From Dollar Tree Hater to Dollar Tree Shopper: What Convinced Me

Dollar Tree shop at sunny day stock photo
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For many of us, it’s easy to turn up our noses at the dollar store. After all, we all know there’s truth in the old adage that you get what you pay for — and often cheap buys are just too good to be true. But not always! Sometimes you can get a great product for a great price and one of those places is at Dollar Tree.

To illustrate this point, GOBankingRates talked to some people who used to hate the bargain store but now find themselves cruising its aisles for those sweet, sweet deals.


The low prices are perhaps the most obvious reason to shop at Dollar Tree. Whether you need household essentials, party supplies or seasonal decor, you can find many things you need at Dollar Tree.

“The way prices have jumped so high with inflation has turned us into the savviest of shoppers,” says Aubree Watson, a stay-at-home mom and the founder of Generation Motherhood

Although she and her family used to pass on Dollar Tree because of how disorganized she found it, now they don’t mind dealing with a little chaos because she knows she’s getting the best bang for her buck.

“I’ve actually found some amazing deals at Dollar Tree on items that I would usually buy at stores that charge way more. Laundry detergent, paper plates, plastic utensils, toothbrushes and socks are just to name a few. Dollar Tree even has a great selection of kids’ toys! By shopping at Dollar Tree, I’m able to significantly cut down on costs and put that saved money toward other things that my family wants or needs.”

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“Dollar Tree has been expanding its product selection to include more name-brand items, and the quality of the products has been improving,” says Brian Wilcox, chief financial officer at Debt Bombshell.

“I used to skip the dollar store because I thought the products were low quality and not worth my money. Now, I shop at Dollar Tree all the time. I’ve found that I can get everything I need there, from food and groceries to household supplies and party decorations. The store has something for everyone, and I always leave feeling like I got a good deal.”

Convenience and Simplicity

“One fine day, I walked into a Dollar Tree store with an open mind and was pleasantly surprised by the range and value on offer,” says Matt Hagens, founder of Obsessed Lawn. “From garden gloves to seed packets and even some basic tools, the store was filled with items that were genuinely useful for my gardening endeavors and at a fraction of the price of those available in specialist stores.”

Hagens goes on to say that what really changed his perspective was the convenience of these stores. With its limited yet practical selection, Dollar Tree offers a refreshing change from the sometimes overwhelming choices found in larger retailers, sparing Hagens from decision paralysis. Not only does this save precious gardening time, but it also keeps hard-earned cash in his wallet.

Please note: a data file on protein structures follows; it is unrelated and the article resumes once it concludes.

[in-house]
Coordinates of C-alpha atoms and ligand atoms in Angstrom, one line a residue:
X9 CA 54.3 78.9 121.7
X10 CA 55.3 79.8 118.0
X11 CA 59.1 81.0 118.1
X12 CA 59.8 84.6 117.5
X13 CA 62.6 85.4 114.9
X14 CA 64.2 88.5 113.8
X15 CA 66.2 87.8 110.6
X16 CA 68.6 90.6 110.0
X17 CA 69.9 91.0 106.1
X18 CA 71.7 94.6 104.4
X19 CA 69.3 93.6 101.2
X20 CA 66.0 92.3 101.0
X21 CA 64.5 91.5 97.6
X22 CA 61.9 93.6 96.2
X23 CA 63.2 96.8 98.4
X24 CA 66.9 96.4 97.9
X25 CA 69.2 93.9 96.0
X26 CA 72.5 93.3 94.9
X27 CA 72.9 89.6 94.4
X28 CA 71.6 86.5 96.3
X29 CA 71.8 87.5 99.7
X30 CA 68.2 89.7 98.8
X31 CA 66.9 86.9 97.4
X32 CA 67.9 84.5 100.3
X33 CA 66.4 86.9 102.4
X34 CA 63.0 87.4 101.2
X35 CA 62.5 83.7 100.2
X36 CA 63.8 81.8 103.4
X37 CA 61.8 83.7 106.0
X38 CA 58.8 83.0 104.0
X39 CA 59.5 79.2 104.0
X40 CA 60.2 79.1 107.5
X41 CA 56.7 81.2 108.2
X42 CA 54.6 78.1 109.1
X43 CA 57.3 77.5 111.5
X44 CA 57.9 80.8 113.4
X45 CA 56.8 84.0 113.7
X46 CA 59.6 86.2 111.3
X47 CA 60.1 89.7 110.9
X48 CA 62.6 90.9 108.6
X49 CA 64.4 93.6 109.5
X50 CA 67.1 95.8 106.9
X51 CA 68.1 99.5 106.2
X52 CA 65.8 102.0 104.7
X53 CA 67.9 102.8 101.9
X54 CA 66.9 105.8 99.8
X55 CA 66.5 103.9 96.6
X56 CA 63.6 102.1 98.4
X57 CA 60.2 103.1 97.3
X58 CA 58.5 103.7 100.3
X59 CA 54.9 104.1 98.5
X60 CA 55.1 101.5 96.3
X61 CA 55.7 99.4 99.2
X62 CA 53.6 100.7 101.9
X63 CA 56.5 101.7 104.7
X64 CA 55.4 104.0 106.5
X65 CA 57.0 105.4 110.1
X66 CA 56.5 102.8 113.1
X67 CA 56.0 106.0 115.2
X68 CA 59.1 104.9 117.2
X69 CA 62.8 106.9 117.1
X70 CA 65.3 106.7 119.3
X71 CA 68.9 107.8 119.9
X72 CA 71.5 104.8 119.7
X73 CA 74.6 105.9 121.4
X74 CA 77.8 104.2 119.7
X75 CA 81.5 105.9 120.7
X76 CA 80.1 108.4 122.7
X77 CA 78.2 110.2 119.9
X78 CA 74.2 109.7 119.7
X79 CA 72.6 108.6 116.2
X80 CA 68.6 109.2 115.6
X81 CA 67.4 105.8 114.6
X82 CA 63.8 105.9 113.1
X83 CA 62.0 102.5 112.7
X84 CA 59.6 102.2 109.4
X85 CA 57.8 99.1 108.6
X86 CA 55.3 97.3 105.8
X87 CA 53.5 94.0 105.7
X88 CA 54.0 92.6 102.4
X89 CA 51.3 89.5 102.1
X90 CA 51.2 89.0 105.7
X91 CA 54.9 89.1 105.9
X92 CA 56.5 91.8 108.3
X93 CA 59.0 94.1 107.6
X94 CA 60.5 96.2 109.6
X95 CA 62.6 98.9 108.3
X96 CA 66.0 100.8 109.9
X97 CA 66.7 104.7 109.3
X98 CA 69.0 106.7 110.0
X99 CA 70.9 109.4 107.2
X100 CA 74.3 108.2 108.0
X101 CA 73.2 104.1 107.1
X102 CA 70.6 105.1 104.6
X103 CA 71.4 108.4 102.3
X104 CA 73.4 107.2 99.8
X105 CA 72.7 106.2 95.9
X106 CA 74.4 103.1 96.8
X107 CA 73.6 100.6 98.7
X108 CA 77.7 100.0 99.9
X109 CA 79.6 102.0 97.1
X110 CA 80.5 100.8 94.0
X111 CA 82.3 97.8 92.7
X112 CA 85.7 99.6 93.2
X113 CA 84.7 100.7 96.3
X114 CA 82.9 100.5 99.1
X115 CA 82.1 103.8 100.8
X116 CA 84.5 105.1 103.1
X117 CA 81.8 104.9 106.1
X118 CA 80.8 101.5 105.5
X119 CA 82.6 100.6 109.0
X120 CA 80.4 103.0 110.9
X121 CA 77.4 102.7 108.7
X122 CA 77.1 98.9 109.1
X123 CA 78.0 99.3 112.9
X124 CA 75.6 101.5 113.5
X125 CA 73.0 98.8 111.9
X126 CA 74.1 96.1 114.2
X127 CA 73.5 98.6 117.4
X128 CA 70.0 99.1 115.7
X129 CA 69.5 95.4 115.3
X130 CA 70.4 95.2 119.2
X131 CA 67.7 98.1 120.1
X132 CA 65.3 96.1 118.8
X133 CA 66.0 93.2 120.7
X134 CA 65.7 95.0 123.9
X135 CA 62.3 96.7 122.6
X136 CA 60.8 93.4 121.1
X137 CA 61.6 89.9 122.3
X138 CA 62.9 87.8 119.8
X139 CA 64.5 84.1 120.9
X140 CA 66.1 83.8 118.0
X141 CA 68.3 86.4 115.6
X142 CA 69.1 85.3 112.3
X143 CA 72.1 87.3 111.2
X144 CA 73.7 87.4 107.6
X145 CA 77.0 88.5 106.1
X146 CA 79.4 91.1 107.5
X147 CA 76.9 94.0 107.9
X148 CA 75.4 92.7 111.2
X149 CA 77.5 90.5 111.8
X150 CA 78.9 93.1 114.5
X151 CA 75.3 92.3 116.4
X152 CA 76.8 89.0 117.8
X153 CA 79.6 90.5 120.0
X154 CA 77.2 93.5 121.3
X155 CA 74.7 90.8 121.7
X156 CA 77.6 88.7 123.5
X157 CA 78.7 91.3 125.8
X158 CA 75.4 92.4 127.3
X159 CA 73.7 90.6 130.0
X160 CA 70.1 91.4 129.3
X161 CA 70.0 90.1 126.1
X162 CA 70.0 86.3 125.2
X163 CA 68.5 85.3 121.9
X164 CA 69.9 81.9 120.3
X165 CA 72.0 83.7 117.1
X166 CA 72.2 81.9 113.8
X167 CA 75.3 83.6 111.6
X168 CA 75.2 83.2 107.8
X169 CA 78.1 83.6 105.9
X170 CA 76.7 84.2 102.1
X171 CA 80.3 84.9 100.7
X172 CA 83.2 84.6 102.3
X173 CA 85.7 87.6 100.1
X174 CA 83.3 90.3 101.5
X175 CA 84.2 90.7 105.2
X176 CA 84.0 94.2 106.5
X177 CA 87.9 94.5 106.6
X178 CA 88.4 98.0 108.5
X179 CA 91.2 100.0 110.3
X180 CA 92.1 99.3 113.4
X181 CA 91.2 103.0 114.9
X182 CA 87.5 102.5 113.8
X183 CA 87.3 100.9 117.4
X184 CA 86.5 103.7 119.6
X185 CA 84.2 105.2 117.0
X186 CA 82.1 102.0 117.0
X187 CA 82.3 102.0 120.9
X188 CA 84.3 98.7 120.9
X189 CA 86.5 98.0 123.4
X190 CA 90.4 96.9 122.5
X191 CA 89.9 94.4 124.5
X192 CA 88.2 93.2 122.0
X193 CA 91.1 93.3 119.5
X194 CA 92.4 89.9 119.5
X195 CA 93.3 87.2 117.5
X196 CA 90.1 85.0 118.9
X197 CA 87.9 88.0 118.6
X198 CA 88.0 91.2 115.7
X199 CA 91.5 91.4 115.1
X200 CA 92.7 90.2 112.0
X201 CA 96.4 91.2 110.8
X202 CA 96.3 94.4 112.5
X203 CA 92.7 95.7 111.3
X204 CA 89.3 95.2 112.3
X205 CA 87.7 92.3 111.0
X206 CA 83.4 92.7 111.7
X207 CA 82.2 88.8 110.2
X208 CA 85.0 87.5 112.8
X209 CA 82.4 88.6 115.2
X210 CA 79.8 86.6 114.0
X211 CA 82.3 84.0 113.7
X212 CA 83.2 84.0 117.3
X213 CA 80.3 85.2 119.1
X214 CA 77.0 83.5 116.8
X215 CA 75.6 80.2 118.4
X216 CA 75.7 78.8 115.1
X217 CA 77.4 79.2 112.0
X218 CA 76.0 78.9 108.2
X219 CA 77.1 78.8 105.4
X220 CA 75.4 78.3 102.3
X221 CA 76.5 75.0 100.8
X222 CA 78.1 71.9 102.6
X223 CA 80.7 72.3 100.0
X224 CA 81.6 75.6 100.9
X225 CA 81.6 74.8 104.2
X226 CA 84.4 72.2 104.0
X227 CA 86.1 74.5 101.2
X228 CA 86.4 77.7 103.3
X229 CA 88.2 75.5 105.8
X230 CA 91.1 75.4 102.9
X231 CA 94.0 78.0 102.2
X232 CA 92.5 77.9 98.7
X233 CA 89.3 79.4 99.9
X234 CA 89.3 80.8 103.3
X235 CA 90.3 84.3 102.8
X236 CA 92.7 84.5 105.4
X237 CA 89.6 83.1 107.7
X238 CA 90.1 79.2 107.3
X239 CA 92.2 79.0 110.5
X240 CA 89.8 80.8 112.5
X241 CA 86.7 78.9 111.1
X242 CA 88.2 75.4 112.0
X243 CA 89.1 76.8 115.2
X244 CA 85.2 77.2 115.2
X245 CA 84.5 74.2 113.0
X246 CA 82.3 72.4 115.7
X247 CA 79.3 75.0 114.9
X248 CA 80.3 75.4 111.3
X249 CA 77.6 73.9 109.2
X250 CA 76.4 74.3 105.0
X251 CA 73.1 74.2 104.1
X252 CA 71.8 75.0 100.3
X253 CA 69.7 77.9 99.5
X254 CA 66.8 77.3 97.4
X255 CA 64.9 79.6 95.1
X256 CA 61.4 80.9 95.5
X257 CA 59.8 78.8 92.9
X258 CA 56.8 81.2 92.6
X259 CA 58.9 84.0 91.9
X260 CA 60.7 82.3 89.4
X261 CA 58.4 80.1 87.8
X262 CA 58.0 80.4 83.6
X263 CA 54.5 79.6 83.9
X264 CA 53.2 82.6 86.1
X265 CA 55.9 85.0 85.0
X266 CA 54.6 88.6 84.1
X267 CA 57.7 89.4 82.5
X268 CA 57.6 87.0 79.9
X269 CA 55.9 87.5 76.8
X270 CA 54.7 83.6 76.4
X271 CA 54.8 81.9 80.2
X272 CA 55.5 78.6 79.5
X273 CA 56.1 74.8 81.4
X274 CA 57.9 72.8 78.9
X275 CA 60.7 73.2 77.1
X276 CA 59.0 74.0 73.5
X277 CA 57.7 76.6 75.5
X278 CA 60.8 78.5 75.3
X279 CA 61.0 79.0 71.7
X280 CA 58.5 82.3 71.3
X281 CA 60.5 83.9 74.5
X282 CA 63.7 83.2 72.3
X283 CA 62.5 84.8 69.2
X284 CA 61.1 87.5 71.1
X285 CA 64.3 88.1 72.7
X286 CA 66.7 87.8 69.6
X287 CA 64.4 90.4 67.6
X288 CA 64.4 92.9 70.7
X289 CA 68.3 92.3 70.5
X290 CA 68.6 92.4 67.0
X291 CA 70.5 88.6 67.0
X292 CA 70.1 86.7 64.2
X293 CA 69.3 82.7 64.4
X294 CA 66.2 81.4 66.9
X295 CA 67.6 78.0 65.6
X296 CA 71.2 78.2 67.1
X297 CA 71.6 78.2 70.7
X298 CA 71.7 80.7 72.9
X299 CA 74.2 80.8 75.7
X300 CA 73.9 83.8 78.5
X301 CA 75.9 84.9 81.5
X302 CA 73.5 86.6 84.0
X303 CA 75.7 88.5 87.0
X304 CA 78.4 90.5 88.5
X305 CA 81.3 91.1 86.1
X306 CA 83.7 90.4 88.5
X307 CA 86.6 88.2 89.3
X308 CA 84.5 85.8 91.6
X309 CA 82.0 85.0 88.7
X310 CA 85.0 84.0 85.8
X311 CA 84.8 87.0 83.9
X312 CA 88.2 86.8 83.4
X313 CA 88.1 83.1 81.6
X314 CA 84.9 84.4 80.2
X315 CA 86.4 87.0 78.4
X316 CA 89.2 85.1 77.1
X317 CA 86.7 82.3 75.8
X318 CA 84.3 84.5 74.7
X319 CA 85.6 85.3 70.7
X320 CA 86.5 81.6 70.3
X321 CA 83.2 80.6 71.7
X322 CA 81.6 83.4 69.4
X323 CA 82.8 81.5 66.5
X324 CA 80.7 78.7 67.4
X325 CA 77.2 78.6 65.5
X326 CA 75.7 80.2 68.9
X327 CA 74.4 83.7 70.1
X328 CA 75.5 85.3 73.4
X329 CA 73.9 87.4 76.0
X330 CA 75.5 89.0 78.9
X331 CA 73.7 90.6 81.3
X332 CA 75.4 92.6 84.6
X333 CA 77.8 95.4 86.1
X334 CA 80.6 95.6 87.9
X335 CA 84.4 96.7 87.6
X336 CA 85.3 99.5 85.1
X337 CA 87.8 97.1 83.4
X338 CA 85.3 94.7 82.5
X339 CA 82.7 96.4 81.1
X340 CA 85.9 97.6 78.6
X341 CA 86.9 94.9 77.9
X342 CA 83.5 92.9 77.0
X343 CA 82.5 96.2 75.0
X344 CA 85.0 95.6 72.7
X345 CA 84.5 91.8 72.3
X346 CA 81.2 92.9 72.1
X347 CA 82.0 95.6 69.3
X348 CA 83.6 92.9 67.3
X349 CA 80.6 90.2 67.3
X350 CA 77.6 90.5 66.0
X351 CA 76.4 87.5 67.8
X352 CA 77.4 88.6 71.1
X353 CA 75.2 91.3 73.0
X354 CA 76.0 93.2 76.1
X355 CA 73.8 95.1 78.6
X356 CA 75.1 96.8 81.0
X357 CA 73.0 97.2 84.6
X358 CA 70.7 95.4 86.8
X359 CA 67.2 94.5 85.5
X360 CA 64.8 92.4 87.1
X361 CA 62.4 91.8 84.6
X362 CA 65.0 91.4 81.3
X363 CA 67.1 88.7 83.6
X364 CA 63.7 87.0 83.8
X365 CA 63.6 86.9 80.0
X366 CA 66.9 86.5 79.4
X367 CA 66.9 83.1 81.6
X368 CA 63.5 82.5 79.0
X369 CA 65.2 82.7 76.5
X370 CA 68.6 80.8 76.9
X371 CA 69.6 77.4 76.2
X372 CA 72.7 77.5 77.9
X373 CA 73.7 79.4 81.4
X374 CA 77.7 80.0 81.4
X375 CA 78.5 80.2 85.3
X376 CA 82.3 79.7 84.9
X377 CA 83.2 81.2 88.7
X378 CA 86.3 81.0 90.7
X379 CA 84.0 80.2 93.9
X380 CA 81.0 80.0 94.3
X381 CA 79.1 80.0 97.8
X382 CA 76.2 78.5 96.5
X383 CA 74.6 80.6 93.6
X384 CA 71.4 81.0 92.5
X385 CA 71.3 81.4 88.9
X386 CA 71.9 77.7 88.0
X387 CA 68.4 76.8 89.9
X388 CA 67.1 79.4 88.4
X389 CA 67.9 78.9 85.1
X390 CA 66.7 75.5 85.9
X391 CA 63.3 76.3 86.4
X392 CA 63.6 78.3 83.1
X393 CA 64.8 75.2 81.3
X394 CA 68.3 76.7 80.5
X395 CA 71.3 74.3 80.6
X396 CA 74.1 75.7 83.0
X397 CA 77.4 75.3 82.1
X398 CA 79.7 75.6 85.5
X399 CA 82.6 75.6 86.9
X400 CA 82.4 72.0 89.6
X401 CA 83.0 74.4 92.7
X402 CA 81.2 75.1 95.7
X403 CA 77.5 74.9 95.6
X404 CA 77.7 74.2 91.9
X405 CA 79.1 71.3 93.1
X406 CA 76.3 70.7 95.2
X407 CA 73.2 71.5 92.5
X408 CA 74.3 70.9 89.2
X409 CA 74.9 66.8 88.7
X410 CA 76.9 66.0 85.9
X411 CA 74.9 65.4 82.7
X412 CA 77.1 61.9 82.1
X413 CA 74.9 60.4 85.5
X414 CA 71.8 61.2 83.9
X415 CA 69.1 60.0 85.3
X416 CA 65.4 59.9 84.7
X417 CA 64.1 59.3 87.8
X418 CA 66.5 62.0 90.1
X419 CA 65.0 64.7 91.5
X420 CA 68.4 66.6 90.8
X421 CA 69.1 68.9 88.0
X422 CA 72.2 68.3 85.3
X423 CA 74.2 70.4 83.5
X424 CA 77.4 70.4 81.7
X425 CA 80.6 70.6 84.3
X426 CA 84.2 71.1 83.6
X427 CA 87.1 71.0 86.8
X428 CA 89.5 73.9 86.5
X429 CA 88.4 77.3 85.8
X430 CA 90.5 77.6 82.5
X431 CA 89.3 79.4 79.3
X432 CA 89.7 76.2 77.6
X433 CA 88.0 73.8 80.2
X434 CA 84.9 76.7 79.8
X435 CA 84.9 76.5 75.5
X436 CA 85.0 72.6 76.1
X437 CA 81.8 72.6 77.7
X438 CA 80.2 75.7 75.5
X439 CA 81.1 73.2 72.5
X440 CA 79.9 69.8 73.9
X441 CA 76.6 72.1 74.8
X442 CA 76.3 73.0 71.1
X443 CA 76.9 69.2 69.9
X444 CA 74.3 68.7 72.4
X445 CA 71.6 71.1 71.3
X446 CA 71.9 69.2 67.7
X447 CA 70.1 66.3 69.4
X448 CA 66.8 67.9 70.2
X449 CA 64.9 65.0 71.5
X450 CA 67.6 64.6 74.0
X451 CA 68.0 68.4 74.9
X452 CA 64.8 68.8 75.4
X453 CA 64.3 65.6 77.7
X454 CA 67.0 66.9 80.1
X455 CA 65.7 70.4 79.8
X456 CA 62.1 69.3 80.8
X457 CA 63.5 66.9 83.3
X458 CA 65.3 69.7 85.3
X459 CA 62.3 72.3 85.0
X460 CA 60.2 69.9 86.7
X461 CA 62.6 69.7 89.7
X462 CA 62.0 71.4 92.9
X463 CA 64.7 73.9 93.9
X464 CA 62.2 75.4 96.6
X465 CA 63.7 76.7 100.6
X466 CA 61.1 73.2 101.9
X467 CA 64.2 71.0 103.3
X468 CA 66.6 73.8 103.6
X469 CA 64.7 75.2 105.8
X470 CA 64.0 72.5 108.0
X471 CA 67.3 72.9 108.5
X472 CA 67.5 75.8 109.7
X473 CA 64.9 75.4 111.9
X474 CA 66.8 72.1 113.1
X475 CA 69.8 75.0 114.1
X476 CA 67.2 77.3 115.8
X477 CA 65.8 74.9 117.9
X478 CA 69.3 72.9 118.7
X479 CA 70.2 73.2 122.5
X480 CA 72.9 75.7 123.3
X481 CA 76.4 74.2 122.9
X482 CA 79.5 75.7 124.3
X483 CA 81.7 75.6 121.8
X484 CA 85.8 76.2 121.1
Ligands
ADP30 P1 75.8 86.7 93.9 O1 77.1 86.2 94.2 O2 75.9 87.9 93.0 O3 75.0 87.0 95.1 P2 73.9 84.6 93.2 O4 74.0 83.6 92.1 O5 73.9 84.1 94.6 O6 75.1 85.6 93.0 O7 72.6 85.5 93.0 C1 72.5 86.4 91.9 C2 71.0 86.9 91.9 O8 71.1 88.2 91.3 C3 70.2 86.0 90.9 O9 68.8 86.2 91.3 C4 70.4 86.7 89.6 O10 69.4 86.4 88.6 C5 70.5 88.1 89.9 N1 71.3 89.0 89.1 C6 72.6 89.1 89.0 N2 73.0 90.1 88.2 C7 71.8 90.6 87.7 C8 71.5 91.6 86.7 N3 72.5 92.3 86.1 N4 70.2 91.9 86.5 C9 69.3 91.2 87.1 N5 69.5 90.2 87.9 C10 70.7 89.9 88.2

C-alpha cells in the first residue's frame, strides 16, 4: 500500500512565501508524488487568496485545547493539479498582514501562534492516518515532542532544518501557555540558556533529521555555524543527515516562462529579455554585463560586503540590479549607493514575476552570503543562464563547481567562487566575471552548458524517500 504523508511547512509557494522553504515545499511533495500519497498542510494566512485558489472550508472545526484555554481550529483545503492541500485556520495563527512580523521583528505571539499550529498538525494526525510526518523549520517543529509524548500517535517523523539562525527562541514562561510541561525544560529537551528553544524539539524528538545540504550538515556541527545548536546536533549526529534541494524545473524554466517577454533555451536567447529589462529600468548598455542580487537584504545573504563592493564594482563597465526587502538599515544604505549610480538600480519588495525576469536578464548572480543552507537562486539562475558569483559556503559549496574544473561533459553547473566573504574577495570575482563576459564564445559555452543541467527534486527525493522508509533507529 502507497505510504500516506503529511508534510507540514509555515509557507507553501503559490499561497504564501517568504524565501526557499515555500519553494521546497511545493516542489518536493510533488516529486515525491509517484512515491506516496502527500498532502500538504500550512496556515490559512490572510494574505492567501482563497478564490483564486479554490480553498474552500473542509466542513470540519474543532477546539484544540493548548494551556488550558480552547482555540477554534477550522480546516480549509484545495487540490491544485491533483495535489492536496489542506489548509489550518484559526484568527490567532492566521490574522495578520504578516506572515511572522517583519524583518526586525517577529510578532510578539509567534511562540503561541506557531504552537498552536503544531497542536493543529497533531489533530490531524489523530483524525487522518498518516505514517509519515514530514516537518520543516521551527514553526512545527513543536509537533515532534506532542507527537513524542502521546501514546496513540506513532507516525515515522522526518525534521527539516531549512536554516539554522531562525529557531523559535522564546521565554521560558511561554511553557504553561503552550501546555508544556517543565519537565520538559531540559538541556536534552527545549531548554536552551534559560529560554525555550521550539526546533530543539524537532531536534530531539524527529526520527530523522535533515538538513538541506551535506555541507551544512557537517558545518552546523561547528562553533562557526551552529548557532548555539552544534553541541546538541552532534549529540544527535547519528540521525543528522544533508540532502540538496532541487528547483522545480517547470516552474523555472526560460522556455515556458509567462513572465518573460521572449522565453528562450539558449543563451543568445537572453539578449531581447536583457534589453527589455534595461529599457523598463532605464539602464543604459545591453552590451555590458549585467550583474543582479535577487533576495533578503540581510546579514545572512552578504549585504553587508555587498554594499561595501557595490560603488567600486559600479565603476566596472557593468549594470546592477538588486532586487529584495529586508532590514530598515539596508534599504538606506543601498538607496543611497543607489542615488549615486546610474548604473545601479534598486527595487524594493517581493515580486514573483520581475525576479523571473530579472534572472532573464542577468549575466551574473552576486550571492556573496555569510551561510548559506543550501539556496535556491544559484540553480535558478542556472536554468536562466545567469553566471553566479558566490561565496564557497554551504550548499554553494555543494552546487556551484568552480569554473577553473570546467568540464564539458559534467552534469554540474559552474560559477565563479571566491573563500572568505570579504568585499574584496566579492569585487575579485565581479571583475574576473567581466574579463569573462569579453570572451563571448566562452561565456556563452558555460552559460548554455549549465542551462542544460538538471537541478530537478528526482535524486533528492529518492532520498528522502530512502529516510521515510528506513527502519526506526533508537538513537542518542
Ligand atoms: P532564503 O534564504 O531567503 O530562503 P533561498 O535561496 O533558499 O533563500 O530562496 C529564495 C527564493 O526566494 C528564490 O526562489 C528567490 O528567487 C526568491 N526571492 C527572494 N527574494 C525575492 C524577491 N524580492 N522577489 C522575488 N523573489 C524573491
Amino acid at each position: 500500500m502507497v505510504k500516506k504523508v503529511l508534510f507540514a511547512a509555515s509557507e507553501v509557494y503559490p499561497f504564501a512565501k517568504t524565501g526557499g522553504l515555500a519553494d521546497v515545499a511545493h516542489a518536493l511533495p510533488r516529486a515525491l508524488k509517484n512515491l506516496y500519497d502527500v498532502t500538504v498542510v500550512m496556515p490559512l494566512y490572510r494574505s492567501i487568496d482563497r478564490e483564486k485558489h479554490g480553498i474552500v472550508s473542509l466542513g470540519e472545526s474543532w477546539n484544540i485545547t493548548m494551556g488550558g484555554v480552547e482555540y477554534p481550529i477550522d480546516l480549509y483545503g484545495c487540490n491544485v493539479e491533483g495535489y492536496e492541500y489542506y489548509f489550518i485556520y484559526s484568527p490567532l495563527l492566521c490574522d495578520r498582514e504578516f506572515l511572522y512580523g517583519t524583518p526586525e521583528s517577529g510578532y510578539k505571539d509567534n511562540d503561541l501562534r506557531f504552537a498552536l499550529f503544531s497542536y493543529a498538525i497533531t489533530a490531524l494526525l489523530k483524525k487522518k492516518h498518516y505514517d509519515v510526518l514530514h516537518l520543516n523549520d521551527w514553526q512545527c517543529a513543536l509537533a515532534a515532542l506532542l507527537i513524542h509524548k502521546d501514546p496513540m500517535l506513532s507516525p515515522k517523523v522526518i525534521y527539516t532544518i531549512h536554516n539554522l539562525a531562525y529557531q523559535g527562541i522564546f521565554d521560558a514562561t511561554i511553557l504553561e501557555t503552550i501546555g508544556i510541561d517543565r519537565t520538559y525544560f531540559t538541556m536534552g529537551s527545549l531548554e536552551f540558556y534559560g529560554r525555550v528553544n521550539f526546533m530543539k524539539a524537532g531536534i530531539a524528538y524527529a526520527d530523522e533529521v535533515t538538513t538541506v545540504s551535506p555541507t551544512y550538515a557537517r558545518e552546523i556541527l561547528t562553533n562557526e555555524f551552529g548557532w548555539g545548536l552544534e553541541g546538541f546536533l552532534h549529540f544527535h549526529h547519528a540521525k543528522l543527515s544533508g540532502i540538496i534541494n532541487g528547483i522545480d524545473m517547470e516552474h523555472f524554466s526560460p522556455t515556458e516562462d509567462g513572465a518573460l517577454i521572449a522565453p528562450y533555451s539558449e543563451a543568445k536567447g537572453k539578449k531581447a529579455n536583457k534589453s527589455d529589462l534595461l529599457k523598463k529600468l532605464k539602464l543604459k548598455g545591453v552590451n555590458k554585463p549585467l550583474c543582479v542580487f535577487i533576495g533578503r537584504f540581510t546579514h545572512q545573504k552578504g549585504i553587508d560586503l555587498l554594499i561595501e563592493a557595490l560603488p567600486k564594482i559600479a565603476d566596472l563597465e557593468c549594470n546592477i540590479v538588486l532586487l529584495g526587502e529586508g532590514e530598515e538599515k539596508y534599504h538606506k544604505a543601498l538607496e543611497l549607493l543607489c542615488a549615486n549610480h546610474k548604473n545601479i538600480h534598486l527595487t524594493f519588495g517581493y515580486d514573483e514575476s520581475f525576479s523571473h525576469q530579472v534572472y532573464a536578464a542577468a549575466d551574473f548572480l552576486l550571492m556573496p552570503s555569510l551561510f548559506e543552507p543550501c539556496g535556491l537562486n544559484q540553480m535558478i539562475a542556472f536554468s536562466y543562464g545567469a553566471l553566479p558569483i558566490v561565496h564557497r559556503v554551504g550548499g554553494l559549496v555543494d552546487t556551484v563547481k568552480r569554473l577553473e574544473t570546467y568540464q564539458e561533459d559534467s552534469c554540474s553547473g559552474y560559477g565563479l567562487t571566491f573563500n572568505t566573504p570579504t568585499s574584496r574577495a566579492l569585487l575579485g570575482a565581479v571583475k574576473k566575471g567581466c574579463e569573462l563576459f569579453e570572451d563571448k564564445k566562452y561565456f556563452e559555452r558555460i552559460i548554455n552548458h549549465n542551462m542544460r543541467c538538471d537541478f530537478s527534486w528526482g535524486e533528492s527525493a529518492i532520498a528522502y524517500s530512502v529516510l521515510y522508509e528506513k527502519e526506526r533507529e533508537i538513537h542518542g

“Now, I don’t mean to say that Dollar Tree has become my one-stop shop for all gardening supplies. Certain items, such as more specialized tools or specific fertilizers, are still purchased from dedicated garden centers. But the fact that I can pick up so many basic items at a Dollar Tree has indeed brought a sense of balance and thriftiness to my shopping habits.”

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Hidden Treasures

Sarah Clemence, founder of Busy Blooming Joy, describes a chaotic day on which she ventured into Dollar Tree seeking glue for a child’s last-minute science project. 

“What I found inside, to my complete surprise, was a treasure trove. There was not just glue but a multitude of inexpensive, yet effective tools that my children could use for their projects. There were cleaning supplies that did their job without the flashy price tags. Since that day, I have had a newfound respect for Dollar Tree. I realized that you could find quality even in the dollar store, if you know where to look and what to look for. It wasn’t just about saving money but finding the value in things we usually overlook.”

Anne Sutherland, founder of the travel blog, was converted by a change in perspective brought about by traveling to other countries.

“One of my visits to a bustling district in Tokyo led me to a local equivalent of a dollar store, and I was pleasantly taken aback by the variety and quality of the products available. It got me thinking. If such shops could offer this kind of value in Japan, couldn’t our dollar stores back home do the same? With this new mindset, I ventured into a Dollar Tree upon my return, and it was, to say the least, an eye-opening experience. From travel-sized toiletries perfect for my upcoming trips to little knick-knacks for my home, I was blown away by the hidden treasures I’d been missing out on.”

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